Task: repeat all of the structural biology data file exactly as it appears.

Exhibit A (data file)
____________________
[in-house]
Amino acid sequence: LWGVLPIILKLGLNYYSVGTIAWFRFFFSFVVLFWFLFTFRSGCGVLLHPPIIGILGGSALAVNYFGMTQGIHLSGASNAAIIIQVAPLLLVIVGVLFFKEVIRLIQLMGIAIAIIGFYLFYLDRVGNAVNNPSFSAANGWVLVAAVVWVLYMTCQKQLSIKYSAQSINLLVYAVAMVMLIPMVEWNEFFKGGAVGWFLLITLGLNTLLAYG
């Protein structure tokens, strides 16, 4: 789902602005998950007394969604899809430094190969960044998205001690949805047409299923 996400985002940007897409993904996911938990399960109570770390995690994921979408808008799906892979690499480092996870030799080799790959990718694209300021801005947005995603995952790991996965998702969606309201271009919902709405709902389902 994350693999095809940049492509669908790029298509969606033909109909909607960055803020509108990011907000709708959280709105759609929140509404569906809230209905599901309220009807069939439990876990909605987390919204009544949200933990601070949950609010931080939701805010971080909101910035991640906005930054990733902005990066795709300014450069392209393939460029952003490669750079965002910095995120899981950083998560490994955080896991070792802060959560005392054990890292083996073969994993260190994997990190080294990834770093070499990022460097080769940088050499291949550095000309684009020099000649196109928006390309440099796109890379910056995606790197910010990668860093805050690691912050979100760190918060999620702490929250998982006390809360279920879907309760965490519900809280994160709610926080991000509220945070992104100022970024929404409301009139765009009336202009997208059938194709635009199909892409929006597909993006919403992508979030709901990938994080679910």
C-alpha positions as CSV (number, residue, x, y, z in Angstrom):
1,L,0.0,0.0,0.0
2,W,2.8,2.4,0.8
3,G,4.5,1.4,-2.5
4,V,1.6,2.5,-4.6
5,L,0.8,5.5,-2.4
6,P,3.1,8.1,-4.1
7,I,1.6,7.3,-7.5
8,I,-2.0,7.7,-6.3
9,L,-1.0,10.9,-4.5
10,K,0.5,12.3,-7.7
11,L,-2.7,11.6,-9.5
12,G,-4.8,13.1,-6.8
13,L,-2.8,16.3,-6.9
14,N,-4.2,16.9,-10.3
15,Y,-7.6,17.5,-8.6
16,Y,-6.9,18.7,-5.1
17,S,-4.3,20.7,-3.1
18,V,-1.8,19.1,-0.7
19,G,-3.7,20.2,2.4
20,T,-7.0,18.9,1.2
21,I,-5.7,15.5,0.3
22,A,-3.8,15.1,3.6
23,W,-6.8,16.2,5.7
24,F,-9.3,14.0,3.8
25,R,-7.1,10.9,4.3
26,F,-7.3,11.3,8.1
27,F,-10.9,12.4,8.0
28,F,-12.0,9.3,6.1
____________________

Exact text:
[in-house]
Amino acid sequence: LWGVLPIILKLGLNYYSVGTIAWFRFFFSFVVLFWFLFTFRSGCGVLLHPPIIGILGGSALAVNYFGMTQGIHLSGASNAAIIIQVAPLLLVIVGVLFFKEVIRLIQLMGIAIAIIGFYLFYLDRVGNAVNNPSFSAANGWVLVAAVVWVLYMTCQKQLSIKYSAQSINLLVYAVAMVMLIPMVEWNEFFKGGAVGWFLLITLGLNTLLAYG
């Protein structure tokens, strides 16, 4: 789902602005998950007394969604899809430094190969960044998205001690949805047409299923 996400985002940007897409993904996911938990399960109570770390995690994921979408808008799906892979690499480092996870030799080799790959990718694209300021801005947005995603995952790991996965998702969606309201271009919902709405709902389902 994350693999095809940049492509669908790029298509969606033909109909909607960055803020509108990011907000709708959280709105759609929140509404569906809230209905599901309220009807069939439990876990909605987390919204009544949200933990601070949950609010931080939701805010971080909101910035991640906005930054990733902005990066795709300014450069392209393939460029952003490669750079965002910095995120899981950083998560490994955080896991070792802060959560005392054990890292083996073969994993260190994997990190080294990834770093070499990022460097080769940088050499291949550095000309684009020099000649196109928006390309440099796109890379910056995606790197910010990668860093805050690691912050979100760190918060999620702490929250998982006390809360279920879907309760965490519900809280994160709610926080991000509220945070992104100022970024929404409301009139765009009336202009997208059938194709635009199909892409929006597909993006919403992508979030709901990938994080679910």
C-alpha positions as CSV (number, residue, x, y, z in Angstrom):
1,L,0.0,0.0,0.0
2,W,2.8,2.4,0.8
3,G,4.5,1.4,-2.5
4,V,1.6,2.5,-4.6
5,L,0.8,5.5,-2.4
6,P,3.1,8.1,-4.1
7,I,1.6,7.3,-7.5
8,I,-2.0,7.7,-6.3
9,L,-1.0,10.9,-4.5
10,K,0.5,12.3,-7.7
11,L,-2.7,11.6,-9.5
12,G,-4.8,13.1,-6.8
13,L,-2.8,16.3,-6.9
14,N,-4.2,16.9,-10.3
15,Y,-7.6,17.5,-8.6
16,Y,-6.9,18.7,-5.1
17,S,-4.3,20.7,-3.1
18,V,-1.8,19.1,-0.7
19,G,-3.7,20.2,2.4
20,T,-7.0,18.9,1.2
21,I,-5.7,15.5,0.3
22,A,-3.8,15.1,3.6
23,W,-6.8,16.2,5.7
24,F,-9.3,14.0,3.8
25,R,-7.1,10.9,4.3
26,F,-7.3,11.3,8.1
27,F,-10.9,12.4,8.0
28,F,-12.0,9.3,6.1